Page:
A Matter of Semantics

Much of history, theory/theology, knowledge, and life is distorted when you don’t call a thing by its proper name.

Was the Japanese invasion of Manchuria in 1937 part of “World War II” or was it just a “Sino-Japanese War?” If you call it the Sino-Japanese War, then why is the end of WWII marked by the bombing of Hiroshima and Nagasaki? Taking this timeline, WWII starts with Germany’s invasion of Poland in 1939 and ends with America bombing Japan… Why does that not quite line up? Perhaps until the world saw little Japan’s powerhouse war-waging capability, they dismissed Asian wars as regional affairs, not world affairs. In this case, even after the fact, Asian wars were not considered very important on the world stage; the fighting that broke out along the Eastern coast of Asia from Manchuria to Indonesia did not count as the start of WWII, but the regional wars of Europe did. This is not to say “change the history books” but to point out that simply naming something is actually not so simple.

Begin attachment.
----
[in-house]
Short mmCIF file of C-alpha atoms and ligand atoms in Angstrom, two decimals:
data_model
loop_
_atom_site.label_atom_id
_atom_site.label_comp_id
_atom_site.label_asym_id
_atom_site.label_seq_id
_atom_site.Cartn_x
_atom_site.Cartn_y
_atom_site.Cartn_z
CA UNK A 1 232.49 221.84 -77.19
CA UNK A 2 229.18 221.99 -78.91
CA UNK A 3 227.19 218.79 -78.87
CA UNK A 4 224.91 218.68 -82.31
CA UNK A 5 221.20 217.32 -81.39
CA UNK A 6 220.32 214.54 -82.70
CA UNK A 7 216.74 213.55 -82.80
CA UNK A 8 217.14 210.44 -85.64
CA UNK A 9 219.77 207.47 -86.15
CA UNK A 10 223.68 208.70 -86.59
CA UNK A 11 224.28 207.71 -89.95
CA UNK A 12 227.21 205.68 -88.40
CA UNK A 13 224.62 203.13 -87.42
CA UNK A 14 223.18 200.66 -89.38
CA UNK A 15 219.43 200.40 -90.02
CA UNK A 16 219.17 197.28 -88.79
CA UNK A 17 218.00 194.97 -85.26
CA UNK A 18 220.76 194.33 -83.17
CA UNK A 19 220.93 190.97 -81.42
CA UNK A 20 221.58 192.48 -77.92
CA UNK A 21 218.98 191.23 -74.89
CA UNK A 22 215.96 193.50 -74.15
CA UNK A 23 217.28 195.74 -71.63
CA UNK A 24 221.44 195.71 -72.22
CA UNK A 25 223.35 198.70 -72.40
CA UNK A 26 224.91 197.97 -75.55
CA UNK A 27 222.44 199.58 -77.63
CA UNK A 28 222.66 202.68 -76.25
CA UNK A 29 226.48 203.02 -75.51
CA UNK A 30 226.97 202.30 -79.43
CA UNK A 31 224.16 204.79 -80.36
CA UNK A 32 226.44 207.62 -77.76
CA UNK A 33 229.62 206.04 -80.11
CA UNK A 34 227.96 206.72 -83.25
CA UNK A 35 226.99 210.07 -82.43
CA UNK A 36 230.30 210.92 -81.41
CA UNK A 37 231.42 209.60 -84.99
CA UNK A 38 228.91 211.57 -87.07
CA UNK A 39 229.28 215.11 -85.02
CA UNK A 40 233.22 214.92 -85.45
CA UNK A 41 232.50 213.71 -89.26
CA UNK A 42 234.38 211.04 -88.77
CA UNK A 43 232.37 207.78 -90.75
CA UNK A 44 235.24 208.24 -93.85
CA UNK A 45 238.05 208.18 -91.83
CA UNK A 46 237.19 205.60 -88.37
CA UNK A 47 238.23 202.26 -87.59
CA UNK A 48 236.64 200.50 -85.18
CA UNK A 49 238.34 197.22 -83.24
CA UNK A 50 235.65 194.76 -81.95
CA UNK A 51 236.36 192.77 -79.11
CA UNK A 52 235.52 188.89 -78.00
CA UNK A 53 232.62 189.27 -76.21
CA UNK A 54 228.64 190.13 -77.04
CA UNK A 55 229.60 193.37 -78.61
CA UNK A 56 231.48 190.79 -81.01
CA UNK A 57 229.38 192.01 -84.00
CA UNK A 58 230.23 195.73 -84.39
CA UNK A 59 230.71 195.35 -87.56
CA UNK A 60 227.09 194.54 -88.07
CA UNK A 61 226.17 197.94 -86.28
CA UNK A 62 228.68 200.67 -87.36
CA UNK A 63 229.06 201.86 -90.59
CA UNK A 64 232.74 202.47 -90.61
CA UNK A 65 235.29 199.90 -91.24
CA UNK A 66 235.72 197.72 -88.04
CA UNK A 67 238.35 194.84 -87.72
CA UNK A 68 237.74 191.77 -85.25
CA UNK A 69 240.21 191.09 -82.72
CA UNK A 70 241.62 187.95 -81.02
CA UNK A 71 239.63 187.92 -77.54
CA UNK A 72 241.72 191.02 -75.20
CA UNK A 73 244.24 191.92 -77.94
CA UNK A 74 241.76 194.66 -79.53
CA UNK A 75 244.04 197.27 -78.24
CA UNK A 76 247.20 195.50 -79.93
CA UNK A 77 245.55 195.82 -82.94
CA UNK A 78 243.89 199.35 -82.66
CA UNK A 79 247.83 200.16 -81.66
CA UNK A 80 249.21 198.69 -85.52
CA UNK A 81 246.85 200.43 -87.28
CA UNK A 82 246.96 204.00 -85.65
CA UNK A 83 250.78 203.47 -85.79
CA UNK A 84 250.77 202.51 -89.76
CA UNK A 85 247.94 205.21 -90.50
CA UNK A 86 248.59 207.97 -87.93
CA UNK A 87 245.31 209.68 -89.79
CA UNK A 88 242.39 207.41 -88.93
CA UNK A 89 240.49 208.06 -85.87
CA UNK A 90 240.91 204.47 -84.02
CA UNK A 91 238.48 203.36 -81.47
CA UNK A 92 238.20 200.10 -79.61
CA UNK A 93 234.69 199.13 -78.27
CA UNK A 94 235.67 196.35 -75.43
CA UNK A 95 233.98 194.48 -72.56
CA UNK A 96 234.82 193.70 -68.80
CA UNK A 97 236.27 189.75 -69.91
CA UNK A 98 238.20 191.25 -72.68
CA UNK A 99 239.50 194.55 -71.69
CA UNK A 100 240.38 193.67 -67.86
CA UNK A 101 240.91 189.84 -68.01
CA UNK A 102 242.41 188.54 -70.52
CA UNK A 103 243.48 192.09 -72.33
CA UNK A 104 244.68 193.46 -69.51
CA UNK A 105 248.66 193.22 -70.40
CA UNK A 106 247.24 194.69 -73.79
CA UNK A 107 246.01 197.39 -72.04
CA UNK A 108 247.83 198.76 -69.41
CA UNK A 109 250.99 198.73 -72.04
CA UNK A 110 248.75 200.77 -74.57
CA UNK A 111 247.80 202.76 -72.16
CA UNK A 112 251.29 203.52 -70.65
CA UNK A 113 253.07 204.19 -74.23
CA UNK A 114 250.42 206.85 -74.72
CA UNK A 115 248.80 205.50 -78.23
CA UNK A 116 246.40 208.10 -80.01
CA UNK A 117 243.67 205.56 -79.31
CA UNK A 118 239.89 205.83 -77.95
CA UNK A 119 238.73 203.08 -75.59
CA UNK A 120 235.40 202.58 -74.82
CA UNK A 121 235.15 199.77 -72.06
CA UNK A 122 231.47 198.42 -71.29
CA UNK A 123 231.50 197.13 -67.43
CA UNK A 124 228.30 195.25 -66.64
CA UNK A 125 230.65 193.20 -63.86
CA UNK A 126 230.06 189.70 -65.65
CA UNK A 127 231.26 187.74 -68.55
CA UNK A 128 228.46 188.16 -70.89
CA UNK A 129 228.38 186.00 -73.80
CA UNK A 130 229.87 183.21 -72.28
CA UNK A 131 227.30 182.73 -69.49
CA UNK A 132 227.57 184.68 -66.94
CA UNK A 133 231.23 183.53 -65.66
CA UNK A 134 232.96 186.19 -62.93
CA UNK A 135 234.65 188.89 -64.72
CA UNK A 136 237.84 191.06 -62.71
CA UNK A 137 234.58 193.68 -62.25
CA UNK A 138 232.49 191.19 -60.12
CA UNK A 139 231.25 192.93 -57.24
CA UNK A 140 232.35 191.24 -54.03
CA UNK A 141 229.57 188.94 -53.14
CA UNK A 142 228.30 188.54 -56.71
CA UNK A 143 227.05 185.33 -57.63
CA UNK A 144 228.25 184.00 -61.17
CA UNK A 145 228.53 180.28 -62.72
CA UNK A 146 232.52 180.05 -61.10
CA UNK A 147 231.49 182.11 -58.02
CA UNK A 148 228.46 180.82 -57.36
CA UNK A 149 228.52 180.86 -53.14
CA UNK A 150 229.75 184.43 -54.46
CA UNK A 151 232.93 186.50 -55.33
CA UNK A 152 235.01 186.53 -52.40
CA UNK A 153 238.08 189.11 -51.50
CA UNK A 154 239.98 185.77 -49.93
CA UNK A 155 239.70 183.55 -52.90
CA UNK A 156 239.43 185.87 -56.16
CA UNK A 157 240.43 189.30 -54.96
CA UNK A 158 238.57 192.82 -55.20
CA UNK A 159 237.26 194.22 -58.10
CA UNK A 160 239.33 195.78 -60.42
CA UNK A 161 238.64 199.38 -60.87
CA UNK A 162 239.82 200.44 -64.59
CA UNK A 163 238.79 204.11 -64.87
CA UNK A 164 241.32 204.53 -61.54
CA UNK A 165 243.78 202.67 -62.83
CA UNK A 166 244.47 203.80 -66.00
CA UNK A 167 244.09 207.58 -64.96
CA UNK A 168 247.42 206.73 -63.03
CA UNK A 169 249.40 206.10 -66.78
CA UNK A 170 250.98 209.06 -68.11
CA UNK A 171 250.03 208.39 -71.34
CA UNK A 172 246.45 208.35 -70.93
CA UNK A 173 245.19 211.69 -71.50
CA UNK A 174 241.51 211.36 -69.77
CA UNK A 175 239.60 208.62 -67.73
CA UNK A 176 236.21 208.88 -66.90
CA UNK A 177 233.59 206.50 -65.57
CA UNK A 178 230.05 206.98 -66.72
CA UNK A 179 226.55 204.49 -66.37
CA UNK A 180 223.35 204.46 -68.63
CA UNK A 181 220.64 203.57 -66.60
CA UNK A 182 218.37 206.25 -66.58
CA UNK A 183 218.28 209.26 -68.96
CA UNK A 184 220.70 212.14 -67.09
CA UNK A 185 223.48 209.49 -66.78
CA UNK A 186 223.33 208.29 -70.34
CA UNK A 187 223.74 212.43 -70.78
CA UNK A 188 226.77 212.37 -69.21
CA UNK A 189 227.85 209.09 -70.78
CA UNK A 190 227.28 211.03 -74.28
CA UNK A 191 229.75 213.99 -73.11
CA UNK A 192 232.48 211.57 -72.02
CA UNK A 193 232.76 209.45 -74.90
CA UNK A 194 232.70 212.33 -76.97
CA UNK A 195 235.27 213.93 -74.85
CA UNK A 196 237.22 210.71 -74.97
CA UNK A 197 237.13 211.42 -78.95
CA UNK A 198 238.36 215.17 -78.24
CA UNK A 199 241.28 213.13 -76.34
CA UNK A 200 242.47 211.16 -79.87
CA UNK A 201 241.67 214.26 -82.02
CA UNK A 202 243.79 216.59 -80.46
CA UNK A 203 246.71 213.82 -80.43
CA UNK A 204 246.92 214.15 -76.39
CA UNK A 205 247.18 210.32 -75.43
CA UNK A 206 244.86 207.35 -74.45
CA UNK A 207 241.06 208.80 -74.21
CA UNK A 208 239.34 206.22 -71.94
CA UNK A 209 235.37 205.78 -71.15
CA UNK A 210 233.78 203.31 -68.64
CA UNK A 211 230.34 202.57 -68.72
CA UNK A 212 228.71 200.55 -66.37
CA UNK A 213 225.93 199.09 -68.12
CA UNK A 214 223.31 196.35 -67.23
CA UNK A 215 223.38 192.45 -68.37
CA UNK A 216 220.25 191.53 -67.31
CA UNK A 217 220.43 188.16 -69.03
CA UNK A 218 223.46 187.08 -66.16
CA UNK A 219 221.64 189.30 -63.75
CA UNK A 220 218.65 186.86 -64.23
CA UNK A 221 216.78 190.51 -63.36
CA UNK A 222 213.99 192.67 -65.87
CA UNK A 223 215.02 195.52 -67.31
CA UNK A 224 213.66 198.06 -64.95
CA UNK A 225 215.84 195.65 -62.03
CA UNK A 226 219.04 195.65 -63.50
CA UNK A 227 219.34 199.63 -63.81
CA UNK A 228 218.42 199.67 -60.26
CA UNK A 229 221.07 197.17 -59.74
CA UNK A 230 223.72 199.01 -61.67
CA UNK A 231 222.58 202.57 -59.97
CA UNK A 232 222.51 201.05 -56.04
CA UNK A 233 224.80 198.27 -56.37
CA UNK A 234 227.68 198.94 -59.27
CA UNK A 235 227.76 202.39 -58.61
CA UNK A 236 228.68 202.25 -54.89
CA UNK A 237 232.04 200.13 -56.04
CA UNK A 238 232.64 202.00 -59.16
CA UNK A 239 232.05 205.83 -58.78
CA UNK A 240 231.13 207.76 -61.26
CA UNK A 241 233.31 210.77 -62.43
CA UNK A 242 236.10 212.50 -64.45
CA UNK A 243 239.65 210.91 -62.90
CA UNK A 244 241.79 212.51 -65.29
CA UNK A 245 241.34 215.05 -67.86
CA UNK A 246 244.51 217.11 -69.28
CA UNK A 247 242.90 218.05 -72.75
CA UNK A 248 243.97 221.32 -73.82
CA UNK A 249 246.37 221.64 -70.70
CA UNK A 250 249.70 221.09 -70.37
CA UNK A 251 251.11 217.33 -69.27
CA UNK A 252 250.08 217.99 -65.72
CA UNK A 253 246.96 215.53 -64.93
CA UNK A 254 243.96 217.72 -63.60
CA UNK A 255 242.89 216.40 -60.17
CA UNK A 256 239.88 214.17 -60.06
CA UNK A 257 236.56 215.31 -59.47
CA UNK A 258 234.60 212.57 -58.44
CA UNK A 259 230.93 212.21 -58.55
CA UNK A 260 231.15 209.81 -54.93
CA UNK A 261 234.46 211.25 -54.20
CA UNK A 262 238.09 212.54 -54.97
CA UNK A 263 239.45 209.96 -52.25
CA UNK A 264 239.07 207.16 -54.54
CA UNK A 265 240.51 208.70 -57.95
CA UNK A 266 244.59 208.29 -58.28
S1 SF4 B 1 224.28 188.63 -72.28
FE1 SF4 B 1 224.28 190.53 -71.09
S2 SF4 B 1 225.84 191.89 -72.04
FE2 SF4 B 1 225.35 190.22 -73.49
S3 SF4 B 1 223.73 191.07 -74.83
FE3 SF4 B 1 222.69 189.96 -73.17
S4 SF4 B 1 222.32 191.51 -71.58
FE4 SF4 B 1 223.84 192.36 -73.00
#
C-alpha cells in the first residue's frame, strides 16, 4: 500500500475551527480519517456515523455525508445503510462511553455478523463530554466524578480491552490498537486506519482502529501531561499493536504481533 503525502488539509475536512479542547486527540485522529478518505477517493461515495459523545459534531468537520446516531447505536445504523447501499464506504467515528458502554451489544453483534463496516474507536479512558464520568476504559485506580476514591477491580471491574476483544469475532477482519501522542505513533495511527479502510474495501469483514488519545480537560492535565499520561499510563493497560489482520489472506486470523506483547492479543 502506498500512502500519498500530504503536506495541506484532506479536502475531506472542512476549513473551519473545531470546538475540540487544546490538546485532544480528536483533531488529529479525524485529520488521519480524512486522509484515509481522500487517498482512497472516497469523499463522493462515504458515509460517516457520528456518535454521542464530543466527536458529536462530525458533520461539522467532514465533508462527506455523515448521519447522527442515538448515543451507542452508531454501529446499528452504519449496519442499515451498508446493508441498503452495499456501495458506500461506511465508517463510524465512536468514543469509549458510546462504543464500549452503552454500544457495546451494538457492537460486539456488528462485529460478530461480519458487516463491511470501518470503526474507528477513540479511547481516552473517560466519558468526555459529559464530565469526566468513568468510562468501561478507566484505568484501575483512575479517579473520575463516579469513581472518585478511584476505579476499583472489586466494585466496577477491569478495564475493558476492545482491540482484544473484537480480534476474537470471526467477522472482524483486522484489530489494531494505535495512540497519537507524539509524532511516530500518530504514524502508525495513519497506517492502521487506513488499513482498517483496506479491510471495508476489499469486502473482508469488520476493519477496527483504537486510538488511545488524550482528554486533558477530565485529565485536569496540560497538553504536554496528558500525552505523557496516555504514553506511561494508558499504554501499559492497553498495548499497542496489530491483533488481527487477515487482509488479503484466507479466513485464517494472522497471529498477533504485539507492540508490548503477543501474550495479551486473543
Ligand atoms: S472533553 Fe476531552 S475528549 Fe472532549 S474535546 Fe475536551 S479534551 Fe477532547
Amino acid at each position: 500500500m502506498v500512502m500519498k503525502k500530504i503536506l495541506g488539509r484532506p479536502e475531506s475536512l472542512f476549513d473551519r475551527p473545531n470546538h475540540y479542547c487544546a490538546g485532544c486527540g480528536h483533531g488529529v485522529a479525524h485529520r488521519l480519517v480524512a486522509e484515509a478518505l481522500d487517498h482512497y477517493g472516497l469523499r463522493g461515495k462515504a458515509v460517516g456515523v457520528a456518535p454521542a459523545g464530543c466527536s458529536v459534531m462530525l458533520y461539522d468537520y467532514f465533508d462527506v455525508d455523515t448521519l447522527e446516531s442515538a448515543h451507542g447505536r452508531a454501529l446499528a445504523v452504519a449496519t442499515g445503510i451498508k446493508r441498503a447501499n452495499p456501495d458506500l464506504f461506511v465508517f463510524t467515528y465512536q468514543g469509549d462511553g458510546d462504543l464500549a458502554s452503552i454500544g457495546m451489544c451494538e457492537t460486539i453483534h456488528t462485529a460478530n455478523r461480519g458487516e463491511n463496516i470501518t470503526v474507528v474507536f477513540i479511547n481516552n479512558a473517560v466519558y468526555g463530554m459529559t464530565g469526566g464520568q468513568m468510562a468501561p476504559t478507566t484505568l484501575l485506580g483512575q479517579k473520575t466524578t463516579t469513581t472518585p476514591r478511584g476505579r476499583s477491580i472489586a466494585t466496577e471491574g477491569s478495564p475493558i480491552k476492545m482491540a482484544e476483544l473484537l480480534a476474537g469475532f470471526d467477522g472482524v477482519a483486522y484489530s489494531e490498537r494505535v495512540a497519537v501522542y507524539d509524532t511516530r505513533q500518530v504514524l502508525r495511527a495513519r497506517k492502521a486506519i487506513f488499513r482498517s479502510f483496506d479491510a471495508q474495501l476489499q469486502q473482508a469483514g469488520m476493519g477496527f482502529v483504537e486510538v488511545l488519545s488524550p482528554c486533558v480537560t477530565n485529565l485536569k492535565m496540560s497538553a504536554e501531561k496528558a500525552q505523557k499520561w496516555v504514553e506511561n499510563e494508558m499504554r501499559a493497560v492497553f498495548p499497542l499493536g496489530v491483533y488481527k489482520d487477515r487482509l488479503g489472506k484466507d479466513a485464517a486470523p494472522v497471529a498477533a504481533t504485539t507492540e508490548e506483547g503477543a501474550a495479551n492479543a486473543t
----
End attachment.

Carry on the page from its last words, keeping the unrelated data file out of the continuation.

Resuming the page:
(Blue indicates the extent of Japanese expansion in WWII)

Is a baby baptism and a baby dedication the same thing? Both may be done in the same spirit, but calling a baby who has been dedicated to be raised to know and fear God a ‘baptised’ child is vastly different from calling that baby a child whose rearing has been dedicated by the parents to God’s guidance. That is, if ‘baptism’ is to be an outward ceremony and declaration of a voiced decision to follow Christ by the one being baptised.

How far before love becomes idolatry? One is noble, the other hideous, taking the place of God. There is a difference, but it may not always be clear.

Semantics is a defining matter.

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